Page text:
I may return to the garden later. I may not. But I did finally remember to plant the hebes in the Hump.
My New Hebes
Sunday 15th May
What shall I do first today? The Dog-Path Garden is going well, but I've come to a very messy part where there are gorse and broom treelets growing through the shrubs. The logistical problem of the blocked Dog-path has not been solved yet. I need more river stones - when don't I need more river stones? What am I going to do around that big flax?
I think I will ask Stephen to dig out the gorse and broom (and the waterside cutty grass) - that seems like a manly sort of job. While he is busy I can peer at the path from different angles and glide in and out of the flax - and hopefully make a sensible decision. I will get the digging-man before he has a chance to escape. Enough talk. Now it's time for action.
Jerome the Cat
It's now just 4 pm and I have slowly, basically, without tiring or moaning, gardened all day. My only break was to race down to the nearest nursery and buy a new pair of secateurs and a pair of gardening gloves. As I write this the fire (flax leaves, prunings, gorse and broom) is smoking and burning away. The Dog-Path Garden is clear - the path ends sensibly at the seat, and I am happy with the edge curves. The Copper Beech tree looks really beautiful in its new enlarged garden, its leaves shining rusty-orange in the sun.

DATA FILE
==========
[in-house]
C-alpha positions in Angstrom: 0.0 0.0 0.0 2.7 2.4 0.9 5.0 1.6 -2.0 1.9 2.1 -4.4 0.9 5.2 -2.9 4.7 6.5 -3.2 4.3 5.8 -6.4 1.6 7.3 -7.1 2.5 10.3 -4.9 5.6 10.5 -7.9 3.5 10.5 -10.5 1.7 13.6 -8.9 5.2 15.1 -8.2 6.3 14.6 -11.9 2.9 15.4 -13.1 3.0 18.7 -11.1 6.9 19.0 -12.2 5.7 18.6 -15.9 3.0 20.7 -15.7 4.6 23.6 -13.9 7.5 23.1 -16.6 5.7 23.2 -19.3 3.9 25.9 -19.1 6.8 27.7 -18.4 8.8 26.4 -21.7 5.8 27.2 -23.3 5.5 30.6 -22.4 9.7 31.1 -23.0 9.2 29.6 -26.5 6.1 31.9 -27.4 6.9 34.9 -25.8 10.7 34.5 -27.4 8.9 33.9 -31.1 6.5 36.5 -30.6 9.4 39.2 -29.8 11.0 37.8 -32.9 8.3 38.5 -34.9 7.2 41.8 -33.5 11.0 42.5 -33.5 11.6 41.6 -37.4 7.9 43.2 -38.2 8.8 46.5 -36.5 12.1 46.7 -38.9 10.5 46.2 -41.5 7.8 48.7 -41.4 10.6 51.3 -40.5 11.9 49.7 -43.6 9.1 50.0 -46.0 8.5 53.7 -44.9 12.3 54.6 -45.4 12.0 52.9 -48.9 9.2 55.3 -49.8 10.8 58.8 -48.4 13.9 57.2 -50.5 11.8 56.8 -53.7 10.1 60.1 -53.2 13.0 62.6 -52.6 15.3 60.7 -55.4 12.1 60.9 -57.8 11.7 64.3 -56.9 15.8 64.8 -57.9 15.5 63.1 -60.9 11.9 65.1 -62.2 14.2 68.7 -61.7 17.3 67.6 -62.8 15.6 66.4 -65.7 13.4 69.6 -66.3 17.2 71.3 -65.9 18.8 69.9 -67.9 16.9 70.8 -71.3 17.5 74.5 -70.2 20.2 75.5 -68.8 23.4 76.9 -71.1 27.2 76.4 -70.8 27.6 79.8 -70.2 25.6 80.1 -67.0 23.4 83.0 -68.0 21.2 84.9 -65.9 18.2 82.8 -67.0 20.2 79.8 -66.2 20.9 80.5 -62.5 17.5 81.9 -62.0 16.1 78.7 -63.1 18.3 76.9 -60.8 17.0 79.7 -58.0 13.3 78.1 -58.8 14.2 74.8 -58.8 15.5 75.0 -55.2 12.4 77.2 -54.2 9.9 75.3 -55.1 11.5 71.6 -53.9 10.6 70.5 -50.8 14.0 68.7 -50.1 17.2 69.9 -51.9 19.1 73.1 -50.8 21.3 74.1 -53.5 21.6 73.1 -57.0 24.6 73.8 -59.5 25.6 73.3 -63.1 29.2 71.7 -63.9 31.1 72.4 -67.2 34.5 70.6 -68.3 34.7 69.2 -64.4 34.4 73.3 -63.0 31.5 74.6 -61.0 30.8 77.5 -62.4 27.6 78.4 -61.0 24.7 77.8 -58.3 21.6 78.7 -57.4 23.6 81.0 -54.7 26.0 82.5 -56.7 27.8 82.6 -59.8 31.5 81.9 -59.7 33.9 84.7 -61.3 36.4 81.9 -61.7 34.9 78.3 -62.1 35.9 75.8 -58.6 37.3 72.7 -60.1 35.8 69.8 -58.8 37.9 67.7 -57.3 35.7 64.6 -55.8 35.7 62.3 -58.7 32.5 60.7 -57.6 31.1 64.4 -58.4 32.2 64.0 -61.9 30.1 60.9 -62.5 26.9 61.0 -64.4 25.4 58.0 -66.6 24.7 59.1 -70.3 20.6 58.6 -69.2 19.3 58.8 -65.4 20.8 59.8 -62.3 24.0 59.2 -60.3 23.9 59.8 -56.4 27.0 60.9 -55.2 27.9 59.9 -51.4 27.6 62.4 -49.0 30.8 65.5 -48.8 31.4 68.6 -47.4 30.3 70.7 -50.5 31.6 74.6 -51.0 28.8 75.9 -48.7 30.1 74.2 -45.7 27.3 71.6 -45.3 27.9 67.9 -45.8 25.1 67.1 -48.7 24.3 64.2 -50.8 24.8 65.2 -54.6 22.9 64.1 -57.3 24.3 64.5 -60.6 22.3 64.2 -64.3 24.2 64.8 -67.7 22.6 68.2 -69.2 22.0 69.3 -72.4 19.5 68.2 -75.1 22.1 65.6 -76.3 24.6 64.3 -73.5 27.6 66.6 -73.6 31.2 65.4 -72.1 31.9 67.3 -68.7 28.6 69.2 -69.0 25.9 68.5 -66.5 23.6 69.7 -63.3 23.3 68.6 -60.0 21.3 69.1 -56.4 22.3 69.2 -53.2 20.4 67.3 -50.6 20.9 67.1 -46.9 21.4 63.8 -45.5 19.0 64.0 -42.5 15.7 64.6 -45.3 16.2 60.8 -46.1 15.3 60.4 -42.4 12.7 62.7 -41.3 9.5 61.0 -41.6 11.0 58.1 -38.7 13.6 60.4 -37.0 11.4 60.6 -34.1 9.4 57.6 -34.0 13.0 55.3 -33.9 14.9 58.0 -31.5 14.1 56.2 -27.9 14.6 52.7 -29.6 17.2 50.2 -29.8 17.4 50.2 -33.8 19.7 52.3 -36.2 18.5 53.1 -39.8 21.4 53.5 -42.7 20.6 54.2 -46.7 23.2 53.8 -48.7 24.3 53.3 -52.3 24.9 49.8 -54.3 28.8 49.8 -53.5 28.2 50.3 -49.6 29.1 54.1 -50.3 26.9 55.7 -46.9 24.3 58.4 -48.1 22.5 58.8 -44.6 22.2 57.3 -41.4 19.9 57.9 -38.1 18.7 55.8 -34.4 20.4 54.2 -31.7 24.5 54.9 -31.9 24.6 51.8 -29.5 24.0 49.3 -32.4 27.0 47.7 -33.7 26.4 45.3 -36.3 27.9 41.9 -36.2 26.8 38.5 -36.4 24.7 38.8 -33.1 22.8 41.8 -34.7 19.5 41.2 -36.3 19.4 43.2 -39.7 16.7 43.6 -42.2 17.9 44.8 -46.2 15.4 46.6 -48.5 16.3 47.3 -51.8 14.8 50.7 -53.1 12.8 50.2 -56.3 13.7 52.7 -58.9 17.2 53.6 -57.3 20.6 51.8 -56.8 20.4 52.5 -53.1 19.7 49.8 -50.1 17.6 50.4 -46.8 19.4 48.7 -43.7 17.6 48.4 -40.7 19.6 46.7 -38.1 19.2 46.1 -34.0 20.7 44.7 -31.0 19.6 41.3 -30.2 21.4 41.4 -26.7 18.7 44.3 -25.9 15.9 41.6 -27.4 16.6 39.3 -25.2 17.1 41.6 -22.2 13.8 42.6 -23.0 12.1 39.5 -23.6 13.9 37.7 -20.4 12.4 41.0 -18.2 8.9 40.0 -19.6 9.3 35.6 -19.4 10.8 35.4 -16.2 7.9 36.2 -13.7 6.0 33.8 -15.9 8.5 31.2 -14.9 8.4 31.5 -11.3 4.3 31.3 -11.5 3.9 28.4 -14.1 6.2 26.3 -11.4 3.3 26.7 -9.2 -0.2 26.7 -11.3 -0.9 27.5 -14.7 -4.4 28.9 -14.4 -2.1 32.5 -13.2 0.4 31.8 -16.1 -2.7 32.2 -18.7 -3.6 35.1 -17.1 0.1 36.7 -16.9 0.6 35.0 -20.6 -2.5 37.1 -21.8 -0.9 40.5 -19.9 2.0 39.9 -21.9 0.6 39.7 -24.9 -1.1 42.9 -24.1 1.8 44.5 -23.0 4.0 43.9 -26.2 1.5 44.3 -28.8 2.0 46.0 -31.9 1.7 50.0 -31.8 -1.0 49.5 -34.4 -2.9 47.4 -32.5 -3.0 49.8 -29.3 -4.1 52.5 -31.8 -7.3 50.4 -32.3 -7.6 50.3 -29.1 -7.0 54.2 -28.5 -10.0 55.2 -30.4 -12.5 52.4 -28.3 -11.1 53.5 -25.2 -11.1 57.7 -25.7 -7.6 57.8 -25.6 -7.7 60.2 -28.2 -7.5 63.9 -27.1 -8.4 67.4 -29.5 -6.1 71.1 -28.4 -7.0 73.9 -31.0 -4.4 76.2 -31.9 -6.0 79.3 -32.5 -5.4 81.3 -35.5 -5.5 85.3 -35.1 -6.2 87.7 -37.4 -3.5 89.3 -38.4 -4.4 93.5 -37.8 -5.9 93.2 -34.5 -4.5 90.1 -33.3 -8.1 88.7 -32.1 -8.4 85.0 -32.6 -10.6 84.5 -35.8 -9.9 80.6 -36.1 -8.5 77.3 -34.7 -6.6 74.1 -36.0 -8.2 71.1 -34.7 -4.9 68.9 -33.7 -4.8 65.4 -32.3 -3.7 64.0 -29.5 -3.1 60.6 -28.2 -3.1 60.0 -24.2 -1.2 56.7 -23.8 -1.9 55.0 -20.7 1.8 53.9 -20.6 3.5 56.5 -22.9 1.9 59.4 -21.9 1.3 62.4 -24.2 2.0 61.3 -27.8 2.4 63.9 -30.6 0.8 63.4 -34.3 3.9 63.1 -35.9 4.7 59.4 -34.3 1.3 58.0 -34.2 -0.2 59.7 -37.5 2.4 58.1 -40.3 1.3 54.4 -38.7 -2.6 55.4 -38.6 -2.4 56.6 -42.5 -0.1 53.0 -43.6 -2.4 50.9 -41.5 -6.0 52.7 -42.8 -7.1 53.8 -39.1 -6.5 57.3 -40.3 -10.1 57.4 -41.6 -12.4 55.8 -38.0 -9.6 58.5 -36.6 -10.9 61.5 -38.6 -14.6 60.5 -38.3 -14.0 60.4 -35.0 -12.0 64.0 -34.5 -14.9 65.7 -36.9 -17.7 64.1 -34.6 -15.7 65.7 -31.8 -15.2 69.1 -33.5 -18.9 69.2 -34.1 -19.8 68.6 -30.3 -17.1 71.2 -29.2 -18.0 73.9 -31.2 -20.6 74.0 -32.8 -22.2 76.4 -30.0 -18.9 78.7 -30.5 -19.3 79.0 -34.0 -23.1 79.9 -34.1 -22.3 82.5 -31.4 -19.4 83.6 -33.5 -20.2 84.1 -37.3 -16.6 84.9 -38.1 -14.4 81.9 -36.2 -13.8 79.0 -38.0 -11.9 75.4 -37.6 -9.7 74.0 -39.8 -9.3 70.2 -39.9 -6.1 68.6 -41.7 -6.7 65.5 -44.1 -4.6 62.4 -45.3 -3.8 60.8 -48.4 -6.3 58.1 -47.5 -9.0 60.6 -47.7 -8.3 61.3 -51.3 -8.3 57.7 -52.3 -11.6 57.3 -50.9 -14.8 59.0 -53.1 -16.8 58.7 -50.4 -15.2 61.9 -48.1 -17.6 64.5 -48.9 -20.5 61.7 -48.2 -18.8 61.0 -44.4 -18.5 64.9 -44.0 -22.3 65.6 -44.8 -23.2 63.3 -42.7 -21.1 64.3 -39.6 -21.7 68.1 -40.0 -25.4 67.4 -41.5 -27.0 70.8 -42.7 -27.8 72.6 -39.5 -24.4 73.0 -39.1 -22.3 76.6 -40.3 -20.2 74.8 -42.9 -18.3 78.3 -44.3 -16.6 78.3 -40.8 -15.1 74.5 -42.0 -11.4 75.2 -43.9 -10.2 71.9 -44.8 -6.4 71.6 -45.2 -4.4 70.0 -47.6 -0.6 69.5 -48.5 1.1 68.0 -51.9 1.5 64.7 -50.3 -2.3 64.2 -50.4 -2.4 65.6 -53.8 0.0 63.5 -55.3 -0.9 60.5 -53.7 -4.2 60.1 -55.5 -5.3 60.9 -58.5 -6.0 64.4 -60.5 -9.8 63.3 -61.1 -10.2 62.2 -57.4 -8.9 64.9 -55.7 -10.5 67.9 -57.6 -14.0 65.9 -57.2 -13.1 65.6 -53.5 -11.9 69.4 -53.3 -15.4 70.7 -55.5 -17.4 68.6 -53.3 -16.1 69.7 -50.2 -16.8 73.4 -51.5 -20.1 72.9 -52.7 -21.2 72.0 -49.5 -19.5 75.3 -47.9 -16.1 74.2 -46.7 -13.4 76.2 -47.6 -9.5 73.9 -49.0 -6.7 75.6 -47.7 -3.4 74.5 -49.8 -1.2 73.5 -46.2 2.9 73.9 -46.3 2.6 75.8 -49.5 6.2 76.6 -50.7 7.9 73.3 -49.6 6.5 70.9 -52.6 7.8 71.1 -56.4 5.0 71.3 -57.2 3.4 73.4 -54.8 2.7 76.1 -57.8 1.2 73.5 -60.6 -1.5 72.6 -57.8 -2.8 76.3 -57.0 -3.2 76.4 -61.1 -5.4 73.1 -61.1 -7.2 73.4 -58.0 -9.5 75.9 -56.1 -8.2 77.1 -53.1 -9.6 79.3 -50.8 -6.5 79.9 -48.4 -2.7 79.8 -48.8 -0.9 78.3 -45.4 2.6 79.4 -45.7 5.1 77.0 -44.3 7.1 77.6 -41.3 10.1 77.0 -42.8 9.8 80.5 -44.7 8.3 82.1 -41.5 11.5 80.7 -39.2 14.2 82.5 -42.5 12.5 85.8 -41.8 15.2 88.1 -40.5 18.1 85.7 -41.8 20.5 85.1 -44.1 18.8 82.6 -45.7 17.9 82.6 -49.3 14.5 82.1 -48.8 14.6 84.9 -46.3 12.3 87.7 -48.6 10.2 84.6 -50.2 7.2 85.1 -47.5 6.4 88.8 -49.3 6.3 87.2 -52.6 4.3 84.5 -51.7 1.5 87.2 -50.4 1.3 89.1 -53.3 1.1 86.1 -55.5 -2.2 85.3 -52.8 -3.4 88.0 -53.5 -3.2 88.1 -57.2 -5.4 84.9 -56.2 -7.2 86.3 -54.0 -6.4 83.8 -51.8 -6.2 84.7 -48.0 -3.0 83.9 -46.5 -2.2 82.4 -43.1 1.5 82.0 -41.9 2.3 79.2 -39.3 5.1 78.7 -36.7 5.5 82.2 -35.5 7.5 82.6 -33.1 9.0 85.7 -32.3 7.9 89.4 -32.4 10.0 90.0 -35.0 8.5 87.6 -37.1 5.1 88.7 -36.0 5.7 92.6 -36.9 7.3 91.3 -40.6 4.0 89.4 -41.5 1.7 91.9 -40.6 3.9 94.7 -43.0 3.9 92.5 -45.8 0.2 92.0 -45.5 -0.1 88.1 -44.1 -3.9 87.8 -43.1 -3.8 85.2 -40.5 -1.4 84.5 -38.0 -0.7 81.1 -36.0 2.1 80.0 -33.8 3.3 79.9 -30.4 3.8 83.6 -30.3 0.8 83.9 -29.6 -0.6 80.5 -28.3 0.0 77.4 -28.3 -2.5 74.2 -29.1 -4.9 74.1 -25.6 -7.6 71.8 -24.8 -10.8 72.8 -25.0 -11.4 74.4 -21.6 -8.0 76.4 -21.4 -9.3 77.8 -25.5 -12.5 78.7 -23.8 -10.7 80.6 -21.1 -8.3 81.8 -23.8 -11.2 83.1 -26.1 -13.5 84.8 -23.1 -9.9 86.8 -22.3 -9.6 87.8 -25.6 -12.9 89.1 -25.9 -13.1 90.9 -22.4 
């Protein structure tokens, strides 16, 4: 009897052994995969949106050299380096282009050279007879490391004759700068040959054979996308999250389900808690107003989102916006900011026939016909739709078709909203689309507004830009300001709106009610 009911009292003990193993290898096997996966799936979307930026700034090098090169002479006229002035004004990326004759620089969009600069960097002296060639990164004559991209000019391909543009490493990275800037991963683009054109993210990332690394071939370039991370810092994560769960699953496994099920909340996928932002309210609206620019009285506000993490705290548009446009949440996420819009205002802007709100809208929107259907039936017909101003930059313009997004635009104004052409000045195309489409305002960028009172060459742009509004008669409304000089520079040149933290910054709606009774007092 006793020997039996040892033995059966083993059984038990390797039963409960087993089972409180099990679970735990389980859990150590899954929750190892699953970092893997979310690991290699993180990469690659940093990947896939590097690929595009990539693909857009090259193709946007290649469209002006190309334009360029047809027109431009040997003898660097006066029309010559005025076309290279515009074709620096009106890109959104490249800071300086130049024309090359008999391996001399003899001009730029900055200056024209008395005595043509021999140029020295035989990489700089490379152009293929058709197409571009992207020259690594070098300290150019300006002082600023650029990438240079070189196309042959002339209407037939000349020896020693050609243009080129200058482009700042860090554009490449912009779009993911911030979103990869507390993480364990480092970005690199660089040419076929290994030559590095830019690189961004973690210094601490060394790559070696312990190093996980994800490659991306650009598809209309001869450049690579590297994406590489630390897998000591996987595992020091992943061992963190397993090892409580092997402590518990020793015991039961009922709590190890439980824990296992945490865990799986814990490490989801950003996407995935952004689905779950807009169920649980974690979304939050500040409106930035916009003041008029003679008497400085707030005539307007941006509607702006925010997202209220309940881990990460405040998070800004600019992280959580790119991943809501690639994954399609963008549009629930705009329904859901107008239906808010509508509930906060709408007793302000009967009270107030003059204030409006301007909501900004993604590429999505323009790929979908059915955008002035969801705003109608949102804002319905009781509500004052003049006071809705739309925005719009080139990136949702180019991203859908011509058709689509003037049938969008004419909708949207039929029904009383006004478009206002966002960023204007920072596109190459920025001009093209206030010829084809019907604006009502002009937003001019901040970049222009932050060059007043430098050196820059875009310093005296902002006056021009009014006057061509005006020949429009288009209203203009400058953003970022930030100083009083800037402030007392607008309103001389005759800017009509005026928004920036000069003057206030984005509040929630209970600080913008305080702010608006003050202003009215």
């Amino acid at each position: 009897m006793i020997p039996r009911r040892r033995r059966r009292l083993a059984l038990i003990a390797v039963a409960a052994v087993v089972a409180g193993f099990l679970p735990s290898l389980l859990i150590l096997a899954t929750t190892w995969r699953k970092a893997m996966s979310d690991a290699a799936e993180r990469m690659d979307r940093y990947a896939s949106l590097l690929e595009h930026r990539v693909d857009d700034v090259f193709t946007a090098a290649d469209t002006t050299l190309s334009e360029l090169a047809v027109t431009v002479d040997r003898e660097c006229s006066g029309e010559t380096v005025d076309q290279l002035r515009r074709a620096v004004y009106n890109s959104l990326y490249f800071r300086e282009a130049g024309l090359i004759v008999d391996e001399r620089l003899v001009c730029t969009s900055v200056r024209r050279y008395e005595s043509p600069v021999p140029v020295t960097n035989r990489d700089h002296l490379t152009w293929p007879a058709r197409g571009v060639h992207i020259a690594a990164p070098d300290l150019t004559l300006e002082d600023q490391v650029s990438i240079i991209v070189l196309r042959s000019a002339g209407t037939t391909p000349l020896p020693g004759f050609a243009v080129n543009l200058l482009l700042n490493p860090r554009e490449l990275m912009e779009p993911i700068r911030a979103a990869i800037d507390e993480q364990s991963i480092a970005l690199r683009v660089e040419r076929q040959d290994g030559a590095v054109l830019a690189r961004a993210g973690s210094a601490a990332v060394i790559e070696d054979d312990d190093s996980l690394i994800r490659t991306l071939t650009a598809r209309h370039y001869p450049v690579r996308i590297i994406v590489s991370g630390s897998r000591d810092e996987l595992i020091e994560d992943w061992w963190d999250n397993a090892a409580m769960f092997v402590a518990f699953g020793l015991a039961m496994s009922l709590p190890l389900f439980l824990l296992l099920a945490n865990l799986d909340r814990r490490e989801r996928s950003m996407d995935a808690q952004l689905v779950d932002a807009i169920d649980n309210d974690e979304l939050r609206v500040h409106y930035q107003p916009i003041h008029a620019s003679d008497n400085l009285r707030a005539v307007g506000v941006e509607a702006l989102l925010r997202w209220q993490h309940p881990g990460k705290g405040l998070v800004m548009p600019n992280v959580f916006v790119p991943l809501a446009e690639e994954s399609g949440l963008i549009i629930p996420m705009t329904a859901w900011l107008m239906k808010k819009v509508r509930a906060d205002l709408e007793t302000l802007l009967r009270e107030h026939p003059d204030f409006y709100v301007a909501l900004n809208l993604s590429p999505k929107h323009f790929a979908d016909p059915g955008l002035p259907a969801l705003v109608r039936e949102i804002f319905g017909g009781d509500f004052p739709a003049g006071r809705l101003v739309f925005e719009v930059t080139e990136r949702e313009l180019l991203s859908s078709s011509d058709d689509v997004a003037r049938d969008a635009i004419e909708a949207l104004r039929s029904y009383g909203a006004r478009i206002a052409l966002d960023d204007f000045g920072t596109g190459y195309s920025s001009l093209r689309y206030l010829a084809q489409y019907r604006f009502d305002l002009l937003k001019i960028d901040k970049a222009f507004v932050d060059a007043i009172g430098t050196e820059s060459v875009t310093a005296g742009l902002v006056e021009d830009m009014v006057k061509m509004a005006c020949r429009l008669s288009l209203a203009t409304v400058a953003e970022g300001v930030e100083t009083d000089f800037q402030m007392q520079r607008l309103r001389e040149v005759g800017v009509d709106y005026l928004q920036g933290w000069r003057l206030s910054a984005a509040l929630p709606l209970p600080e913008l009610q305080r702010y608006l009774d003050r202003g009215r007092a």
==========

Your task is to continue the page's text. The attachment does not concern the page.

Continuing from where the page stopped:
I had superb cat-company - Smoocher and Tiger and the elegant champagne-grey Jerome. There were no fights - and Smoocher climbed the resident Cabbage tree. Slowly he regains his strength and his sense of outdoor adventure.
There is now room for another standard rose (hee hee) to join Friesia - it could be another Friesia, or perhaps a creamy white. I swiped a rose catalogue from the nursery - I'm very tempted by the Burgundy Iceberg. And there are some new David Austin roses I've never seen before. So a great gardening weekend ends as it began, with the head gardener dreaming and scheming and planning to spend money on plants. Hmm...